Another exception to this general rule of thumb is that when photographing orbs in water drops, I tend to notice them persisting from one photo to the next much more commonly than when I photograph orbs in the air.

16. Orbs seem to appear more often in meaningful positions, and seem to show a tendency towards aligning with meaningful lines and structural lines

Orbs may appear at random positions in a photo, but I note a strong tendency for orbs to appear more frequently at positions in which they seem to align exactly with meaningful or structural lines. I have countless photos of orbs exactly aligning with structural lines in Grand Central Terminal, such as the edge of a wall. I have taken 32 photos showing orbs exactly aligning with the edge of the large flag in Grand Central Terminal.

17. Experienced orb photographers may photograph orbs much more frequently in certain “hot spot” locations with clean air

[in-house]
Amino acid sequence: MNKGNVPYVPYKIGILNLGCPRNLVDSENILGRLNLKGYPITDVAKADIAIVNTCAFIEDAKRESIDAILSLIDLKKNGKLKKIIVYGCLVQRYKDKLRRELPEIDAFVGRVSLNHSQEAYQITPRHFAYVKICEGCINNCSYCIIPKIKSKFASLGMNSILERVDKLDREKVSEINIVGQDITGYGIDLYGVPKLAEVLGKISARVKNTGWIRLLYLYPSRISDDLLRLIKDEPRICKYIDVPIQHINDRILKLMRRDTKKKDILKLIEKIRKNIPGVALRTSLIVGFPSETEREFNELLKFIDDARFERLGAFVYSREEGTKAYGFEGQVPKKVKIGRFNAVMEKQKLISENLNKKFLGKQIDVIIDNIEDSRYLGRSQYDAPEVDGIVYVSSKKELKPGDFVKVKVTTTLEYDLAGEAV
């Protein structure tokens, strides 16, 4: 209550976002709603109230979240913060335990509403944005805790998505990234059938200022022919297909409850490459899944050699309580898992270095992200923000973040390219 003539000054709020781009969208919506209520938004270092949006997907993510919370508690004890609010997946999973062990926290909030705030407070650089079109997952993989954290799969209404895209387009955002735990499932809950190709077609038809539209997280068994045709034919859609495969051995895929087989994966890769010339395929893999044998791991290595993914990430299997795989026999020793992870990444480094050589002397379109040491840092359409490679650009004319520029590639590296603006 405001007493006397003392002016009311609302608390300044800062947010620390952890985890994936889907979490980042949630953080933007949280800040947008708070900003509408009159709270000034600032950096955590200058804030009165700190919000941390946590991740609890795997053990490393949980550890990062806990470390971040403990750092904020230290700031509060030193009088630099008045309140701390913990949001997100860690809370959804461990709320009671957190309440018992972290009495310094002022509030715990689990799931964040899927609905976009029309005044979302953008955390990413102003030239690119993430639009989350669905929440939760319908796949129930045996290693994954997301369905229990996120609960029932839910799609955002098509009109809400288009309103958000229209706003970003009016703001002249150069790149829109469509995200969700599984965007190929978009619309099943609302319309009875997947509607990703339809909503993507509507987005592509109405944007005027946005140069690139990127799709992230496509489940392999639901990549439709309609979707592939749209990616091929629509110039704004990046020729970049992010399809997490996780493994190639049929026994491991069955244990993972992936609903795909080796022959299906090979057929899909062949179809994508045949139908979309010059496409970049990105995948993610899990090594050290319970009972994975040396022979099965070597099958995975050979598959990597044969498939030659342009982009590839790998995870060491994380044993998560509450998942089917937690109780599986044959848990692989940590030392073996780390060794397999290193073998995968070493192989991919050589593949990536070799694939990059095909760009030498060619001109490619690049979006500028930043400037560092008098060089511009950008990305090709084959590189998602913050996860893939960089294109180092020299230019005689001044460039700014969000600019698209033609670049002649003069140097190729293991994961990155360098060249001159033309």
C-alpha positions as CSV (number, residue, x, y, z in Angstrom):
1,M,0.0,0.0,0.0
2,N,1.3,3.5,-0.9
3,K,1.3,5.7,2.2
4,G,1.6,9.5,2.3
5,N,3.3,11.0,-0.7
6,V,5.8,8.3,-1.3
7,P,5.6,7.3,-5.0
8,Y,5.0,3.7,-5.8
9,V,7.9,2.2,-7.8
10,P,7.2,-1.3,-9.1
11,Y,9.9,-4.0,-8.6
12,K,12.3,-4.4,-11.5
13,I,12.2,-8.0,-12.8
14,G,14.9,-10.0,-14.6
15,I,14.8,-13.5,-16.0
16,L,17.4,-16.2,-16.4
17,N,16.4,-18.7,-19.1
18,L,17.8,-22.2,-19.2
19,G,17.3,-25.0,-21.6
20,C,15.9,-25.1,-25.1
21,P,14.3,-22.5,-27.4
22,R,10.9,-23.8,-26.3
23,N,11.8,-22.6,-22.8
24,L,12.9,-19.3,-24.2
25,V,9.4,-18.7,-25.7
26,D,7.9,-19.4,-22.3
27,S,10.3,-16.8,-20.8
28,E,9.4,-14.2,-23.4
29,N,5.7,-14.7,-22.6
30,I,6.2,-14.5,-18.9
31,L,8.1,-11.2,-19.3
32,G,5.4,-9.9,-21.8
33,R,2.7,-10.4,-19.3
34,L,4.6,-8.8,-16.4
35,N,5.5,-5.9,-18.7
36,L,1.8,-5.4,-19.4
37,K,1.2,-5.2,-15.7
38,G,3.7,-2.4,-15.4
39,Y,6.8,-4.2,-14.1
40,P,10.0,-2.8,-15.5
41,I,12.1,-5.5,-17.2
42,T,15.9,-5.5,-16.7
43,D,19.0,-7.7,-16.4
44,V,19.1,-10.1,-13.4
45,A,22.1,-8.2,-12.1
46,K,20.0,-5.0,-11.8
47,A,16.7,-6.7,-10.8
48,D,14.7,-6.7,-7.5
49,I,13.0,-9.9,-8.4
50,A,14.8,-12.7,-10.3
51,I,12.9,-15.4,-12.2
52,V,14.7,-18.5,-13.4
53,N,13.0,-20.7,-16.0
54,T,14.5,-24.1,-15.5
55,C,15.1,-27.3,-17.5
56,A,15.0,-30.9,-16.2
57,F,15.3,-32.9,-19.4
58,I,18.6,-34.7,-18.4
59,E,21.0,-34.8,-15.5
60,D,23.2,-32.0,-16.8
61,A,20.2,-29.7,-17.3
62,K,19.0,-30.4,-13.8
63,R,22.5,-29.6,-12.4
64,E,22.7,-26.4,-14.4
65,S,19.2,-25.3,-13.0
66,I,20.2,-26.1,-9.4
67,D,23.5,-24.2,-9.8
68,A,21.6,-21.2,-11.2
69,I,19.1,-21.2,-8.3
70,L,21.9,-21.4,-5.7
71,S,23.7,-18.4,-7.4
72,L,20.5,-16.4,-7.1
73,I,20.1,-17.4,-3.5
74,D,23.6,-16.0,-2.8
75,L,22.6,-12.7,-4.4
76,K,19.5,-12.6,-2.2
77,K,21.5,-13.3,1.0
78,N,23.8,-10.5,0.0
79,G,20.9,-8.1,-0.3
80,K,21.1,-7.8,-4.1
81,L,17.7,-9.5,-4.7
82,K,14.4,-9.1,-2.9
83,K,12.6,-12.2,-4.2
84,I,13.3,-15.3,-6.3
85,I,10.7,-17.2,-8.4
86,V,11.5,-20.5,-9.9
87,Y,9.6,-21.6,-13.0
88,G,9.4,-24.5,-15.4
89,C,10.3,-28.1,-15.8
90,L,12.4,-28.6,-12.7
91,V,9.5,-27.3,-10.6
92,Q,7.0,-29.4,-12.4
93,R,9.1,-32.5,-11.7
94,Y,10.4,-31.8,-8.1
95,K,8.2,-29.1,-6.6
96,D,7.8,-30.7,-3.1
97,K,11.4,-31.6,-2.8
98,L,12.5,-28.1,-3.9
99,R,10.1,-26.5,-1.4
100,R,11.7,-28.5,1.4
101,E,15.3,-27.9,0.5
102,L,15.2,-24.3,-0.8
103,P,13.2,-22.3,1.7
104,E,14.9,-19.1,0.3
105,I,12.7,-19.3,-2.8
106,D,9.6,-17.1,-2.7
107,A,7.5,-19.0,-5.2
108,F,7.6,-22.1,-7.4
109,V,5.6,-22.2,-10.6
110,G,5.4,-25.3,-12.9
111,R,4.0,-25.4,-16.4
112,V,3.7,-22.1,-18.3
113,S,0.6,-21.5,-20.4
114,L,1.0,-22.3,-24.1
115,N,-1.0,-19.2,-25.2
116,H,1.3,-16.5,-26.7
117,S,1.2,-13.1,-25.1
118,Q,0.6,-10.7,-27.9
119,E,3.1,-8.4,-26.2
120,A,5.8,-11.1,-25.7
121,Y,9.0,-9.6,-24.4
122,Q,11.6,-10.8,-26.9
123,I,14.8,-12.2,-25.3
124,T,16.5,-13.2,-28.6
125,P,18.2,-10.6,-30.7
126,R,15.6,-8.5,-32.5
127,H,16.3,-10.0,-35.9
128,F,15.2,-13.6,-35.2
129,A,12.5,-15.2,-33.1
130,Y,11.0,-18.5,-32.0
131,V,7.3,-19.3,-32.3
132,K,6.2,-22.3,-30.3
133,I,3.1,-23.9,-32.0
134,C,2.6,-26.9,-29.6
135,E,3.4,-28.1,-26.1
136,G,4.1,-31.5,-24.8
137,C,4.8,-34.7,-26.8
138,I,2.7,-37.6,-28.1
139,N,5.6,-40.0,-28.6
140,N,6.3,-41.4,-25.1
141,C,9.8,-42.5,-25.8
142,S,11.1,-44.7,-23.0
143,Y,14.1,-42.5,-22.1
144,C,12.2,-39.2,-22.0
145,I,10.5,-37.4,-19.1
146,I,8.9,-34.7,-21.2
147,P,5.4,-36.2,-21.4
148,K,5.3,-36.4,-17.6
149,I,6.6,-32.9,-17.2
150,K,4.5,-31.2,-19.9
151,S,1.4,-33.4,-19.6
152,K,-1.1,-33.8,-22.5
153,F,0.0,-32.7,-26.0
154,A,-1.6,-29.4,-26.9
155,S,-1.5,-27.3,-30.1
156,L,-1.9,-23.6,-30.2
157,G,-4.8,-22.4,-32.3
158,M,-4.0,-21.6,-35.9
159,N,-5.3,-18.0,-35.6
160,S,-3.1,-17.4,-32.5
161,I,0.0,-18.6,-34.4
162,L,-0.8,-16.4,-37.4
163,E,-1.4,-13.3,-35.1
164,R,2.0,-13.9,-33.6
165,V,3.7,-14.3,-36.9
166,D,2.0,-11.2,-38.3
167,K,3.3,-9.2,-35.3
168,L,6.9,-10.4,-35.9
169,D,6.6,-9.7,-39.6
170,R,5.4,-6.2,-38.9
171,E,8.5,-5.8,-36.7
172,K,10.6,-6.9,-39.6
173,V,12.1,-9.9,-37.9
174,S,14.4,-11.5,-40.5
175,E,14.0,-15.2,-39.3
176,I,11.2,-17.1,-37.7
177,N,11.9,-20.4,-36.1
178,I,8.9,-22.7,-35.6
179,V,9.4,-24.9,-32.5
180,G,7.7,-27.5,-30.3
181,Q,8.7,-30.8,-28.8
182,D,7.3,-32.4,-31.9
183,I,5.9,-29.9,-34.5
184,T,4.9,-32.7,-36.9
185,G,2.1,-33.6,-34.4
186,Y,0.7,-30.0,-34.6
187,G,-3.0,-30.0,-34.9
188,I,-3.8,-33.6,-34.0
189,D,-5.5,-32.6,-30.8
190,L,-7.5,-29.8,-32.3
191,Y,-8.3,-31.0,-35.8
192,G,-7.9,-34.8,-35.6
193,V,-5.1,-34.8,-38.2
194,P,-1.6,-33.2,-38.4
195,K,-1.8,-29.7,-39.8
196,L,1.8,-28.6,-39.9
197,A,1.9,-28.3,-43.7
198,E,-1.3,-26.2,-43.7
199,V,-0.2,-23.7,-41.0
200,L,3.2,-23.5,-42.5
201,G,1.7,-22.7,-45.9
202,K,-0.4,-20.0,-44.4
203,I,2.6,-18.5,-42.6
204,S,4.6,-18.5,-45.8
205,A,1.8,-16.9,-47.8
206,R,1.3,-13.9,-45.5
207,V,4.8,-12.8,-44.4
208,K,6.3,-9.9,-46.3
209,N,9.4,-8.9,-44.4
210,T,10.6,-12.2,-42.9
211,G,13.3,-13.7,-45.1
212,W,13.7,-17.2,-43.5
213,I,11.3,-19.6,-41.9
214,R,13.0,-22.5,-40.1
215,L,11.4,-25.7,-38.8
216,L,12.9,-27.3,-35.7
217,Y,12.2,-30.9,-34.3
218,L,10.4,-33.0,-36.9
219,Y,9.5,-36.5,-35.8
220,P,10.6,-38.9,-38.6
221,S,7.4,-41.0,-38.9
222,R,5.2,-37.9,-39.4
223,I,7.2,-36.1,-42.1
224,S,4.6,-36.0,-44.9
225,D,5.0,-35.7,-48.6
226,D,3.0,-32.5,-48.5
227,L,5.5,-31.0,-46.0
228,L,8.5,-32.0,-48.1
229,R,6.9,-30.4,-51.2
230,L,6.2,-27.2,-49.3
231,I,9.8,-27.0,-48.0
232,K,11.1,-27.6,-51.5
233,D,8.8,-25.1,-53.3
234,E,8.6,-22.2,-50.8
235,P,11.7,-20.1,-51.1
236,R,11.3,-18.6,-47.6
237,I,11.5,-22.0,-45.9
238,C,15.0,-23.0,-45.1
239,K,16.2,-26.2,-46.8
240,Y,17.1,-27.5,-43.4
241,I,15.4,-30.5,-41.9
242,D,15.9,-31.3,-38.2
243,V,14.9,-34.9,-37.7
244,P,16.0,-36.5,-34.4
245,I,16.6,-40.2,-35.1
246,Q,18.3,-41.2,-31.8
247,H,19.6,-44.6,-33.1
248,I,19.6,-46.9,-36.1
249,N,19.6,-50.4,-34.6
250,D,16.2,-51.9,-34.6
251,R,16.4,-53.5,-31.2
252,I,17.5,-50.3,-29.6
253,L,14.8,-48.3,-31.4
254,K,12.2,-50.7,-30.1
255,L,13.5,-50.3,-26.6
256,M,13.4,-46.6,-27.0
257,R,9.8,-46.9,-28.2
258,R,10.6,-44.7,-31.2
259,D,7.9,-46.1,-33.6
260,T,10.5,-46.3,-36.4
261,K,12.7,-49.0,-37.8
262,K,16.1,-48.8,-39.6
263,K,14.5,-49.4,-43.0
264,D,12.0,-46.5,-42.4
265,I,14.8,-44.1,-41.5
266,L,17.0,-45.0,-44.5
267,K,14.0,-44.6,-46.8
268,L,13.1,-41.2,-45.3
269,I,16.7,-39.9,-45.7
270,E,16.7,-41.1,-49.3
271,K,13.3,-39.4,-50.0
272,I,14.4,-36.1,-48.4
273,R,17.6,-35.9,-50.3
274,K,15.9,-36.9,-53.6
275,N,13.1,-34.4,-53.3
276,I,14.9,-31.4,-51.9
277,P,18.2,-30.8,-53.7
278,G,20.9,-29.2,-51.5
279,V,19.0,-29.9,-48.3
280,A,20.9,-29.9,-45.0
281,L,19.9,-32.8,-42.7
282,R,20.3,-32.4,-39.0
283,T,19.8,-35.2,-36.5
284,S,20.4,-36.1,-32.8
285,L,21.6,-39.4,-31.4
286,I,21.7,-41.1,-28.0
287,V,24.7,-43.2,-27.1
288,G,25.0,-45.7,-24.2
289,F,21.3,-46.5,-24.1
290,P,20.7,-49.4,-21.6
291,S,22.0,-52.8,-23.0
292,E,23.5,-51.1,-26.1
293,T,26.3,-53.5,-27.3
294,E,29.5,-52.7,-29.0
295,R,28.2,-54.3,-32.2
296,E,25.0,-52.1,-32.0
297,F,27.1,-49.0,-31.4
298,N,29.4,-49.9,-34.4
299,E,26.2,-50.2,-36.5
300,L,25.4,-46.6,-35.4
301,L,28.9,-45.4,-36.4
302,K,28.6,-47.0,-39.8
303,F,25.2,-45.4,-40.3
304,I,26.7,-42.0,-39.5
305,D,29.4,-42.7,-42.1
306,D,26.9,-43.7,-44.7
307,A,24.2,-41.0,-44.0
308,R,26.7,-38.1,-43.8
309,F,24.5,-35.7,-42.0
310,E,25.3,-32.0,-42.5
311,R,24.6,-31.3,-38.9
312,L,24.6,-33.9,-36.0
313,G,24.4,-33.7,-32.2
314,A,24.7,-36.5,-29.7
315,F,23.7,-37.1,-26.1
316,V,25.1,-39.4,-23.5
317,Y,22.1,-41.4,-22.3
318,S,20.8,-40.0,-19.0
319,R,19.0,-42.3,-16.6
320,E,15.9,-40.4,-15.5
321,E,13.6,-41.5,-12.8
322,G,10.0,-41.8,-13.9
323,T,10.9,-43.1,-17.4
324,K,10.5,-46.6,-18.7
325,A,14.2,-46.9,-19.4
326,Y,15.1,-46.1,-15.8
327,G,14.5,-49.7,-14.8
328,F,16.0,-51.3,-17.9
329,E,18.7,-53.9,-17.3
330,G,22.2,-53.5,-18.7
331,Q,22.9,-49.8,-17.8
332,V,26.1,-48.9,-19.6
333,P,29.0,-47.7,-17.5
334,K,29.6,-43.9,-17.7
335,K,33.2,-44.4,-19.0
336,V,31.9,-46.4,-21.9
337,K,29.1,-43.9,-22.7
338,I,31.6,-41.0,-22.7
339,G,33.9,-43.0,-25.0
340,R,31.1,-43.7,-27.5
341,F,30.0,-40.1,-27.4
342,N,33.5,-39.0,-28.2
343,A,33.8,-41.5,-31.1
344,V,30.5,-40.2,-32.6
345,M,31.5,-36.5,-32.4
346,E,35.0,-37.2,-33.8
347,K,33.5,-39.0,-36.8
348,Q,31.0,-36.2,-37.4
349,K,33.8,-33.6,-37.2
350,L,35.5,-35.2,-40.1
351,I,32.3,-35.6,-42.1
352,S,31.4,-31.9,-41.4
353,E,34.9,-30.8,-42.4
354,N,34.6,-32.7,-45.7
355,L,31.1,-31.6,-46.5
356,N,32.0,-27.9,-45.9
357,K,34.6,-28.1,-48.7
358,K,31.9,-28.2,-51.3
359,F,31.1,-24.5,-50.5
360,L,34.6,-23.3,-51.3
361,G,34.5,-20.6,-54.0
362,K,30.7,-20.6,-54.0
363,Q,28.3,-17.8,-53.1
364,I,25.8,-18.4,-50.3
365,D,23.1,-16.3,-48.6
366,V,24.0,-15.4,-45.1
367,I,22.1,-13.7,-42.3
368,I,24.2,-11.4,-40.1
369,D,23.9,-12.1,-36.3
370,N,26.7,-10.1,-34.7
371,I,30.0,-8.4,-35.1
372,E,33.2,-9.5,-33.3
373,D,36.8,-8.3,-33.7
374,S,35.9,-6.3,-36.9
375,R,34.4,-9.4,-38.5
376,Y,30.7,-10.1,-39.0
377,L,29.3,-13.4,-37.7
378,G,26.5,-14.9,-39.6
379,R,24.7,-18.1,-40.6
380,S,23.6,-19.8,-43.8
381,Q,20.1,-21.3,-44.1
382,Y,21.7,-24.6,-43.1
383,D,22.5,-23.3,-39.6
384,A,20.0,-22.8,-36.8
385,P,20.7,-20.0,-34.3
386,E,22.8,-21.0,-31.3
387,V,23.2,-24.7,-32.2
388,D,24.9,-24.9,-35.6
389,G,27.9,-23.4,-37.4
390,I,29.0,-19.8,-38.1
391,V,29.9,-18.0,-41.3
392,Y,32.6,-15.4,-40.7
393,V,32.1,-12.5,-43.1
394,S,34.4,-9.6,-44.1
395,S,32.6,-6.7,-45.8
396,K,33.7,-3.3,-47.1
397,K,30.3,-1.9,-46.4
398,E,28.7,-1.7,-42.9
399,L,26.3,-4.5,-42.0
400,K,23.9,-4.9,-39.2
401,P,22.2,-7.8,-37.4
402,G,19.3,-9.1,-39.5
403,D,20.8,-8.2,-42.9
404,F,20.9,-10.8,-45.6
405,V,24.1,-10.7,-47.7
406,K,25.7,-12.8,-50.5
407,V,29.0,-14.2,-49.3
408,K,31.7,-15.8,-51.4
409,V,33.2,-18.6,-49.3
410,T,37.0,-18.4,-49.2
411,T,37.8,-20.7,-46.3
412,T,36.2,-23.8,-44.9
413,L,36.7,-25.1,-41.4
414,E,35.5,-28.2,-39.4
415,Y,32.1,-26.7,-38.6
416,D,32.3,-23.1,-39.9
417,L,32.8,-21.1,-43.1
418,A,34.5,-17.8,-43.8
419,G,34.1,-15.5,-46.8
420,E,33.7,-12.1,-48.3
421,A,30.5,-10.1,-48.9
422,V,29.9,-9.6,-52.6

I definitely experience a phenomenon of orb “hot spots” – locations where orbs seem to appear much more commonly than the average location. Three such locations are (1) Grand Central Terminal where I photograph orbs in great abundance; (2) the Schwartzman branch of the New York Public Library (as shown here); (3) the American Museum of Natural History (but only the old parts).

These three buildings all have one thing in common. They are old buildings with lots of marble. I do not get orbs very often at all when I photograph inside places such as brightly lit shopping malls.

Orb photographers will often report that within their homes or yards, orbs will tend to appear mainly in particular spots such as one particular room in the building.